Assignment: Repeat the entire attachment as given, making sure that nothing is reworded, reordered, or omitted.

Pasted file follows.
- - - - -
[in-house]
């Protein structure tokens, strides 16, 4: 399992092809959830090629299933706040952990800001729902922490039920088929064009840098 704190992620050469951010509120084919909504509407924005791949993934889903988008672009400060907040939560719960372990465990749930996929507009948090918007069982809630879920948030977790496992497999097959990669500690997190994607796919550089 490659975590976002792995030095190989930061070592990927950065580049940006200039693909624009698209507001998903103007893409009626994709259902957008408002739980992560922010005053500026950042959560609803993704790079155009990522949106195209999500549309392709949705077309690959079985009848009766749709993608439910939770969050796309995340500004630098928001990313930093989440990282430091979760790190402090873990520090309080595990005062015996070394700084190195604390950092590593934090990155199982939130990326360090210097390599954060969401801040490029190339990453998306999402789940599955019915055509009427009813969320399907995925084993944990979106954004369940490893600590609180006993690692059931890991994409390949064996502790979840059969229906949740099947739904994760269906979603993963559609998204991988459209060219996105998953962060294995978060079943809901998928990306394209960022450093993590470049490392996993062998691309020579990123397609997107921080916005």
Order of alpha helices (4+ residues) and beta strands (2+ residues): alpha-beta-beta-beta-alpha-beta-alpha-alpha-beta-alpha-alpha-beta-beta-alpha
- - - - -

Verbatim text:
[in-house]
């Protein structure tokens, strides 16, 4: 399992092809959830090629299933706040952990800001729902922490039920088929064009840098 704190992620050469951010509120084919909504509407924005791949993934889903988008672009400060907040939560719960372990465990749930996929507009948090918007069982809630879920948030977790496992497999097959990669500690997190994607796919550089 490659975590976002792995030095190989930061070592990927950065580049940006200039693909624009698209507001998903103007893409009626994709259902957008408002739980992560922010005053500026950042959560609803993704790079155009990522949106195209999500549309392709949705077309690959079985009848009766749709993608439910939770969050796309995340500004630098928001990313930093989440990282430091979760790190402090873990520090309080595990005062015996070394700084190195604390950092590593934090990155199982939130990326360090210097390599954060969401801040490029190339990453998306999402789940599955019915055509009427009813969320399907995925084993944990979106954004369940490893600590609180006993690692059931890991994409390949064996502790979840059969229906949740099947739904994760269906979603993963559609998204991988459209060219996105998953962060294995978060079943809901998928990306394209960022450093993590470049490392996993062998691309020579990123397609997107921080916005």
Order of alpha helices (4+ residues) and beta strands (2+ residues): alpha-beta-beta-beta-alpha-beta-alpha-alpha-beta-alpha-alpha-beta-beta-alpha